It's time for another newsletter! Woo-hoo :-) If you would like to join my newsletter group, just click here for a free subscription, no spam, I promise!
It has been a full week here in the studio. I have been cleaning and sorting the place, rearranging furniture and doing what is required to turn this awesome ‘room of my own’ into a teaching space. My jungle of plants had to temporarily go, as well as my funky hanging basket chair.I have wonderful cp enthusiasts arriving tomorrow morning to start my sweat shop/boot camp - Coloured Pencil Basics. (just a test to see if they are actually reading my newsletter, ha ha)
All I know is that when I am done this season of teaching, I am going to be wandering around wondering where I stored everything!
In the midst of all this, as I was procrastinating, I started a small mixed media piece. As I worked, I was thinking about how surprised people are when they see what can be done with coloured pencils.
That is the topic of this week’s newsletter, this notion of our mediums having limits and boundaries.Have you pushed the limits and boundaries of your favourite medium? If you haven’t, maybe this should become a part of your regular art making time!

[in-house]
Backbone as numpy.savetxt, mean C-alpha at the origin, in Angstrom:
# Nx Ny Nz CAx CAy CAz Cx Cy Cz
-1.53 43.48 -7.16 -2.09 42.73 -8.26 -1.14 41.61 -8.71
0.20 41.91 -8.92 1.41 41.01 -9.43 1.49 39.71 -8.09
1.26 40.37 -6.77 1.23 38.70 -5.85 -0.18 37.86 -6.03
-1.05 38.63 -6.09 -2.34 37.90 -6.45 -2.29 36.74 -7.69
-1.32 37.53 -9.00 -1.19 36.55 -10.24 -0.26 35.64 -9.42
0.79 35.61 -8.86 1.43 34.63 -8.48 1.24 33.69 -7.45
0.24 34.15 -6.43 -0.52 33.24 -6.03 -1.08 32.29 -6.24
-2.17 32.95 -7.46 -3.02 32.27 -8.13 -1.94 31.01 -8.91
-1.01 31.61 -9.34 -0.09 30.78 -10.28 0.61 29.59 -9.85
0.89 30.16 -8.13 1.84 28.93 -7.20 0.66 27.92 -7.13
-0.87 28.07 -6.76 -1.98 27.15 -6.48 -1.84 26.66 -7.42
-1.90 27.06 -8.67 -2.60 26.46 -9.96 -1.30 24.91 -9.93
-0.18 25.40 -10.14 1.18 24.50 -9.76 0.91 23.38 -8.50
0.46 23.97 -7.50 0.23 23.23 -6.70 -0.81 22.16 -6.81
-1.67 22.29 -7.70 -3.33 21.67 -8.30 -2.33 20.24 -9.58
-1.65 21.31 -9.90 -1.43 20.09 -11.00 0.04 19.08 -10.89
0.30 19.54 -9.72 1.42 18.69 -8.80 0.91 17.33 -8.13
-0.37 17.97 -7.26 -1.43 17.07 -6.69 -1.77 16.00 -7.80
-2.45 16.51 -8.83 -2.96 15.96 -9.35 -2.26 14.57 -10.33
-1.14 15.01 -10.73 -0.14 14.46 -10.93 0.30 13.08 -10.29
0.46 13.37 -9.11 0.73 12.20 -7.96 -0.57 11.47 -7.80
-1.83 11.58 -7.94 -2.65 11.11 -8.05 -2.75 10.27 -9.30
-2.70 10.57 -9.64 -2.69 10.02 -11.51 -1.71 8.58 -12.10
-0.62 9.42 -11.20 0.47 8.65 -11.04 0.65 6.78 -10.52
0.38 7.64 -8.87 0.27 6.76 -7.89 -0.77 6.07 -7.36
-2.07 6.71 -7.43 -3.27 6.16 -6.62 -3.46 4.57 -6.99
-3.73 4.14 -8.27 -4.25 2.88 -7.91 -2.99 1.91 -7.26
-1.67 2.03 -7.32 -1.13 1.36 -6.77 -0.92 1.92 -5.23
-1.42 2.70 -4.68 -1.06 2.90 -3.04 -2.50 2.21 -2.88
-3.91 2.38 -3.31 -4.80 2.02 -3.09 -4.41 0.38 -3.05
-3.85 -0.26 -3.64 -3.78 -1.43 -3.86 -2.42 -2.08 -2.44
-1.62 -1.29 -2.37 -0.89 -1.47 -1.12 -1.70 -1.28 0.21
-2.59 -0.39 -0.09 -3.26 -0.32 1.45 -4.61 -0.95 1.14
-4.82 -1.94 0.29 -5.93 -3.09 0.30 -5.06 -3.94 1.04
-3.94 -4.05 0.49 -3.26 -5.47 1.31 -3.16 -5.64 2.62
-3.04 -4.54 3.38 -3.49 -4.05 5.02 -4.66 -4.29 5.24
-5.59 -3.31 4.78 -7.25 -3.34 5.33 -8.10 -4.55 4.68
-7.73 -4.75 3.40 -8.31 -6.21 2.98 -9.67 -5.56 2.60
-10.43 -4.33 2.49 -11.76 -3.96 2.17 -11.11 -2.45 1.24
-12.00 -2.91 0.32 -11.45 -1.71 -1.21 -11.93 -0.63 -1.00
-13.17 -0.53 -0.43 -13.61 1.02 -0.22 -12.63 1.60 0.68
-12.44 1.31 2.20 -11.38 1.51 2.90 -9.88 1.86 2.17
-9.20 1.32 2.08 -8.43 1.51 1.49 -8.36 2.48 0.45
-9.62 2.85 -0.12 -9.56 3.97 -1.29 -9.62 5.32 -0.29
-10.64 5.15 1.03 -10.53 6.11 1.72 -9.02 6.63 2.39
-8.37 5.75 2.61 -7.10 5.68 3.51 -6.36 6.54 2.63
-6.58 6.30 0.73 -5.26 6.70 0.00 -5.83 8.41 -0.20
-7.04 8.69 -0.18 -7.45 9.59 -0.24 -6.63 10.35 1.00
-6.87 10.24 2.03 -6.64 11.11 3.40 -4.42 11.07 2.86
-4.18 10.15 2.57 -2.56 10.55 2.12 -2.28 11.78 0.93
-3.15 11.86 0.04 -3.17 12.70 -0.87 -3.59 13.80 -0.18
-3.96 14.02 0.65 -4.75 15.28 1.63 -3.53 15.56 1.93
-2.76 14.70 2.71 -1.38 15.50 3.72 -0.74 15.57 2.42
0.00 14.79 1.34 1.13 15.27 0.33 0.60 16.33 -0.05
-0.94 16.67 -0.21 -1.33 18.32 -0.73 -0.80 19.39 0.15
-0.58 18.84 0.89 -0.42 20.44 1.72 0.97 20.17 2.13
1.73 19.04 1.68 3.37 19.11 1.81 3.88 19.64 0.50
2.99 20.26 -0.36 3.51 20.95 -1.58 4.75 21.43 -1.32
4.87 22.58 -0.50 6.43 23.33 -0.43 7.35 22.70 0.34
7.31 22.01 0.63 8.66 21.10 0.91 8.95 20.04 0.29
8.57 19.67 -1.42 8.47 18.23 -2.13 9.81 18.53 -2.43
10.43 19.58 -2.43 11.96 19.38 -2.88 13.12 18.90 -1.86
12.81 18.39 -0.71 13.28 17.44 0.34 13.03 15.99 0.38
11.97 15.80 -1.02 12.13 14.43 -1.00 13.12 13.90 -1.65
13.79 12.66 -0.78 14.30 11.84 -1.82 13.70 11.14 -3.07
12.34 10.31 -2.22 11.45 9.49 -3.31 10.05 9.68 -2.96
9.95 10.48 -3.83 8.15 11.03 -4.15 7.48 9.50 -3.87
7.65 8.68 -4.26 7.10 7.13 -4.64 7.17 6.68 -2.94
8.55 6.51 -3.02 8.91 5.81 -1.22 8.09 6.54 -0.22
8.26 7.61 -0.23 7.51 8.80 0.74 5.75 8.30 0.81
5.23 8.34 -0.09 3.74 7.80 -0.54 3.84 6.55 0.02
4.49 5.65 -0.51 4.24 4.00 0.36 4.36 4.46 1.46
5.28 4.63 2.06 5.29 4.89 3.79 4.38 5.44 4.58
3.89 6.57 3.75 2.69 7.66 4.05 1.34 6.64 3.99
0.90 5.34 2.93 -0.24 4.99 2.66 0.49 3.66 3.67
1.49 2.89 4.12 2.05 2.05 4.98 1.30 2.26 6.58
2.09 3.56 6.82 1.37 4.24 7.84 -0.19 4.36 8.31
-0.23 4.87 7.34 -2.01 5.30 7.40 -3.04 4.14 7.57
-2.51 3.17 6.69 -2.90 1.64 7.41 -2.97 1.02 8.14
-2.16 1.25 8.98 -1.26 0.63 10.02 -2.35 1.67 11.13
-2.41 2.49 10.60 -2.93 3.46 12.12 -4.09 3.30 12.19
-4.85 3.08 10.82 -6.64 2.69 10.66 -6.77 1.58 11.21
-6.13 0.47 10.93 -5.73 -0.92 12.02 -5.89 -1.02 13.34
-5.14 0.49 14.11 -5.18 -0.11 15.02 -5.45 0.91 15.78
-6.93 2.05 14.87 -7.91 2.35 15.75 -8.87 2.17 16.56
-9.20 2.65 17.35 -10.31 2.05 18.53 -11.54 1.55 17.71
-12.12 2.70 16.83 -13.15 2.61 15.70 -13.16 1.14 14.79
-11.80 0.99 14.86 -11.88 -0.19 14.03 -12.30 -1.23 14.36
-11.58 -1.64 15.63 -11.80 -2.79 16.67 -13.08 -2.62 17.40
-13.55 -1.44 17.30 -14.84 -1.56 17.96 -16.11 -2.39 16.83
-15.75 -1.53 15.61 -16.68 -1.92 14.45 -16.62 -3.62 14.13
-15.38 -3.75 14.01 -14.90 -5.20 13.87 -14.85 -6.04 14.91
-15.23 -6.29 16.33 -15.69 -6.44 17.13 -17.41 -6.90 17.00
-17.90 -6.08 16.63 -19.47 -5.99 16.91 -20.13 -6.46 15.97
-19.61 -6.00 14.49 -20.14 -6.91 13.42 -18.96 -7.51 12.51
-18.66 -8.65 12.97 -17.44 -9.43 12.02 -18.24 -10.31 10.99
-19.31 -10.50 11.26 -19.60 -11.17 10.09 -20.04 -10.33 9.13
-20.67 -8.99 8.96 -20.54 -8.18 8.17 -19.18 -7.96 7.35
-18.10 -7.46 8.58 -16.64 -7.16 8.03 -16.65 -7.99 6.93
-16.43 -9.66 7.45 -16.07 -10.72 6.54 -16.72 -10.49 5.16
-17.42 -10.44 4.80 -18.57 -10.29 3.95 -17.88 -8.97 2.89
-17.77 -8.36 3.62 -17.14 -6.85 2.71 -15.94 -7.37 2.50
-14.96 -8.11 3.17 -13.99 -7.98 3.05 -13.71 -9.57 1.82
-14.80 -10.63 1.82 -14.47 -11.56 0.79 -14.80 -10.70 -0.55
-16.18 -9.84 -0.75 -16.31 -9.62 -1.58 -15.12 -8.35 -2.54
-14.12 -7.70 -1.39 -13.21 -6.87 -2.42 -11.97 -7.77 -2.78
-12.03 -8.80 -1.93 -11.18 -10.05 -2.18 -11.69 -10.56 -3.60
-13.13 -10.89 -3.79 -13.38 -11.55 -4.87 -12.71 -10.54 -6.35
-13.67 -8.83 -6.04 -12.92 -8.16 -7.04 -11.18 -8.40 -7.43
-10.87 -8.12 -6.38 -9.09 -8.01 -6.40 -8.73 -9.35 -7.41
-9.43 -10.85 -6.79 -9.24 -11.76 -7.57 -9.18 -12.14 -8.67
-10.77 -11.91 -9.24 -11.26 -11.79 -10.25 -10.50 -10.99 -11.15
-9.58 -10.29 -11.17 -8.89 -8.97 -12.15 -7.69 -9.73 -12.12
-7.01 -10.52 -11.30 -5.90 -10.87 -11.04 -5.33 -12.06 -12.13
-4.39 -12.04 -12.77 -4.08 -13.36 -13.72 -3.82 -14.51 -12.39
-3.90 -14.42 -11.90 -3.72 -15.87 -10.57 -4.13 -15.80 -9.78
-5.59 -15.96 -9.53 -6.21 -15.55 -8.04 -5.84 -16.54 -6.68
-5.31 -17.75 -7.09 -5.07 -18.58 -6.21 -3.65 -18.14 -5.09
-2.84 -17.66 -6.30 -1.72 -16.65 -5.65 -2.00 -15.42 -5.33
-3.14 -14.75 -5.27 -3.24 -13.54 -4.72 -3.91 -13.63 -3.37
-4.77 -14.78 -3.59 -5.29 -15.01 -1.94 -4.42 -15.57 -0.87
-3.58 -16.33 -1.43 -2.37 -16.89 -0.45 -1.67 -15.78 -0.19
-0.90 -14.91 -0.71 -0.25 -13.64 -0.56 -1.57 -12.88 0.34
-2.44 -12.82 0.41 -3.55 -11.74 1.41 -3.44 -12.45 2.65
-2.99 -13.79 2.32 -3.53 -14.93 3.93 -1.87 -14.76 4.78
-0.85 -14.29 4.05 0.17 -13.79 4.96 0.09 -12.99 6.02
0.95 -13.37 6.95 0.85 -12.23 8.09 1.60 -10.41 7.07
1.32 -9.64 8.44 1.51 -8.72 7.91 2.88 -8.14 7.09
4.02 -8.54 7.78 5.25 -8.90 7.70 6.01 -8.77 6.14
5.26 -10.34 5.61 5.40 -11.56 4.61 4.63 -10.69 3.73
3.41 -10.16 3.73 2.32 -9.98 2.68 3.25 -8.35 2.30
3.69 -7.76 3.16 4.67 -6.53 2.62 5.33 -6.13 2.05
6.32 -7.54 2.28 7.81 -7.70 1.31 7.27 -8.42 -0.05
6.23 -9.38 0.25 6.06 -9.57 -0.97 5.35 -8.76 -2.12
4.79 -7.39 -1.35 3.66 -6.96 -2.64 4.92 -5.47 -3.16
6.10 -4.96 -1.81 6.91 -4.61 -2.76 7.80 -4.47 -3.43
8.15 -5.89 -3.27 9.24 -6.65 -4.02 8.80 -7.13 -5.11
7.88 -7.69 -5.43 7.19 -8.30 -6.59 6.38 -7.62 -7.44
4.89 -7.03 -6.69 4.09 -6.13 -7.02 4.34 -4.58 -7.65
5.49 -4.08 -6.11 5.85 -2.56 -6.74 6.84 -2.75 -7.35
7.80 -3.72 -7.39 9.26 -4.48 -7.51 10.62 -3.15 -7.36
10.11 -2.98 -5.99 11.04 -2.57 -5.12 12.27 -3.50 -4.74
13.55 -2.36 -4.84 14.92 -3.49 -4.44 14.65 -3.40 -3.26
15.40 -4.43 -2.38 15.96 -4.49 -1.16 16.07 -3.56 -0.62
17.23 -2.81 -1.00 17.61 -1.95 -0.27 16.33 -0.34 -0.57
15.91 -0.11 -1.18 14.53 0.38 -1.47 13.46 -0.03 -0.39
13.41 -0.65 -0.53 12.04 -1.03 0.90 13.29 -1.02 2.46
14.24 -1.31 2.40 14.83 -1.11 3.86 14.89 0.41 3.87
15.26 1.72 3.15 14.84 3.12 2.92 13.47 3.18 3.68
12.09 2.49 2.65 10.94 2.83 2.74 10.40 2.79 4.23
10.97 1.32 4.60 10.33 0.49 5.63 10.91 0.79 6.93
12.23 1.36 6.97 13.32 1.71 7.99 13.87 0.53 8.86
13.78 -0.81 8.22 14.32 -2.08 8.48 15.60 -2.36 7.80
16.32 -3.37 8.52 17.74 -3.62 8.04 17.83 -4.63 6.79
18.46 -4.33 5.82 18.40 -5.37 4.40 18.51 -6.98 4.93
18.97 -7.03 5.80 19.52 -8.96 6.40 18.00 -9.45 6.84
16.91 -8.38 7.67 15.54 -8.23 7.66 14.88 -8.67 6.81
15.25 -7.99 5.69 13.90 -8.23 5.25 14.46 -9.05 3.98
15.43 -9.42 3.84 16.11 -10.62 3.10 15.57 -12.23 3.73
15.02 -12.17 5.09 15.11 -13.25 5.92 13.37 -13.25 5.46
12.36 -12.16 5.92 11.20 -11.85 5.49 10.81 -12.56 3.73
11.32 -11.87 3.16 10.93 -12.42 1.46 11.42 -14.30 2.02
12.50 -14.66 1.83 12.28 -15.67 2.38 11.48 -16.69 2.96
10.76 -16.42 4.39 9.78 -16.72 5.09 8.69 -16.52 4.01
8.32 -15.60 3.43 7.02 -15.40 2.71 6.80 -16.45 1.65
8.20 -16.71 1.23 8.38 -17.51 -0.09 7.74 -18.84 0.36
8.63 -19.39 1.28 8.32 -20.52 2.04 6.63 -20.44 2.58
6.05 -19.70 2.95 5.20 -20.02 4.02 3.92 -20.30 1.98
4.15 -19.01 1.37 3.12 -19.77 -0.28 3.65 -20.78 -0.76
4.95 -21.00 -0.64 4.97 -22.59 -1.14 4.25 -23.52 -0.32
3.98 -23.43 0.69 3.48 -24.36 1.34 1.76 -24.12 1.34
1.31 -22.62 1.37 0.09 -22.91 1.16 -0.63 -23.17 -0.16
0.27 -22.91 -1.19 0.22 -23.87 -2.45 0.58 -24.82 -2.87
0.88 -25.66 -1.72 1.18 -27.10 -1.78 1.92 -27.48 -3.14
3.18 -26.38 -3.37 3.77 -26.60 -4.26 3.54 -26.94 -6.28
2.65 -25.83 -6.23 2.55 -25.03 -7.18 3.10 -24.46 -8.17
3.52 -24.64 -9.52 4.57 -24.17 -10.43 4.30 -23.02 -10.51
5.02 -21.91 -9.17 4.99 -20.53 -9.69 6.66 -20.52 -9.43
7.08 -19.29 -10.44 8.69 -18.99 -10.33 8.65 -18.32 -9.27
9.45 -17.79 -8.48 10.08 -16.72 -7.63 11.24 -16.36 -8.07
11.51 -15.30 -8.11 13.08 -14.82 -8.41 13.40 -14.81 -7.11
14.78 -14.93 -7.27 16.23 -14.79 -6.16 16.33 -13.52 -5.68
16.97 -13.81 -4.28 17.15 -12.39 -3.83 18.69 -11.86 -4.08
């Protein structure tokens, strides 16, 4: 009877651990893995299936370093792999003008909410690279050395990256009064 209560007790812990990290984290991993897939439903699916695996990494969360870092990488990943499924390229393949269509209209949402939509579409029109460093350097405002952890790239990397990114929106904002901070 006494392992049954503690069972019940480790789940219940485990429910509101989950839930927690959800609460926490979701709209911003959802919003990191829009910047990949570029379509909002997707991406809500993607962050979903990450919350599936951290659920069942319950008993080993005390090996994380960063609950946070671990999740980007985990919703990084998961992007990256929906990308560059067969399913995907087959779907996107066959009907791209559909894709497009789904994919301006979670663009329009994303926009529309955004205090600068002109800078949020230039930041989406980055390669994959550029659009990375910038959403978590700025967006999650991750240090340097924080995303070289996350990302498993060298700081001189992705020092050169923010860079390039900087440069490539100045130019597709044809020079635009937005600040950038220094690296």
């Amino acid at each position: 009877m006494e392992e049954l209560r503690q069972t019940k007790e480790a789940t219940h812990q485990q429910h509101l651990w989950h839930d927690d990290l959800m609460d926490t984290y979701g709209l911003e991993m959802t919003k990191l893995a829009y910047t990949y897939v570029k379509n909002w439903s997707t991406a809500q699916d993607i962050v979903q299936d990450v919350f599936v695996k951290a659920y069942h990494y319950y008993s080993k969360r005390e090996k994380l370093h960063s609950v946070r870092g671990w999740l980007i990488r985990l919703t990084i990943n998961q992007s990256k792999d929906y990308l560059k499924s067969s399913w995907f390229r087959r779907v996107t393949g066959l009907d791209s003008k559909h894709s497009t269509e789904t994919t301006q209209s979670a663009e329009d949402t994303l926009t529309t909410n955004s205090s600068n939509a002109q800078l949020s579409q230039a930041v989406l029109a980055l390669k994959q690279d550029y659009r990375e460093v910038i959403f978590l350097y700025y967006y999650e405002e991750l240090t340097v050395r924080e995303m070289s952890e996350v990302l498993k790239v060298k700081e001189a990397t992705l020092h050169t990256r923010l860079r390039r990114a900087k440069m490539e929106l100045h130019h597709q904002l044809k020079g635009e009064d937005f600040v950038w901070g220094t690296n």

If you work in acrylic you know that it can be used in ways such that the results resemble oil paintings or watercolours. But did you know that there are all sorts of various media – from gels, pastes to crushed stone etc. that can be added into your art? Just check out Golden’s website to have a look at the goodies they offer, www.goldenpaints.com.
If you love watercolour paint, have you tried working with YUPO (a very unique, synthetic, waterproof, artist grade paper)? Google YUPO and be wowed by the fabulous images that come up. You can also use gouache and inks on it.
I am not suggesting that traditional ways of working have to get chucked. I would never advocate that. In fact I love the simplicity of working pure (just pencil and paper). So, of course you don’t have to work all of the time with gels and YUPO paper or move into adding markers, or work in collage.
BUT, what I am saying is that stretching past the boundaries you have with your medium will give you some fun thrills, seriously. Besides, exploration is a vital part of making sure our creative waters don’t become stagnant.As for coloured pencils, well they can do an awful lot that most people don’t expect. You can dissolve or melt the wax binders (wax based pencils vs. oil) with solvents or heat to create art that looks it was done with oil paint. You can work on coloured sanded pastel paper to create art that resembles pastel. You can work over watercolour, on canvas, on wood, even gourds.
Down below is a sneak peek at my current work in progress. The colours are a bit off due to the lighting. It was raining outside so I made due with snapping a pic in the studio. The colours are brighter and more intense in real life.
This is a departure for me in that I almost always (like 99% of the time) choose to work exclusively in cps. This time I am also using Caran D’Ache’s Neocolors II. Woo-hoo!
You can see them on the right hand side of the photo. These are water soluble wax pastels if you aren’t familiar with them. I am using them dry.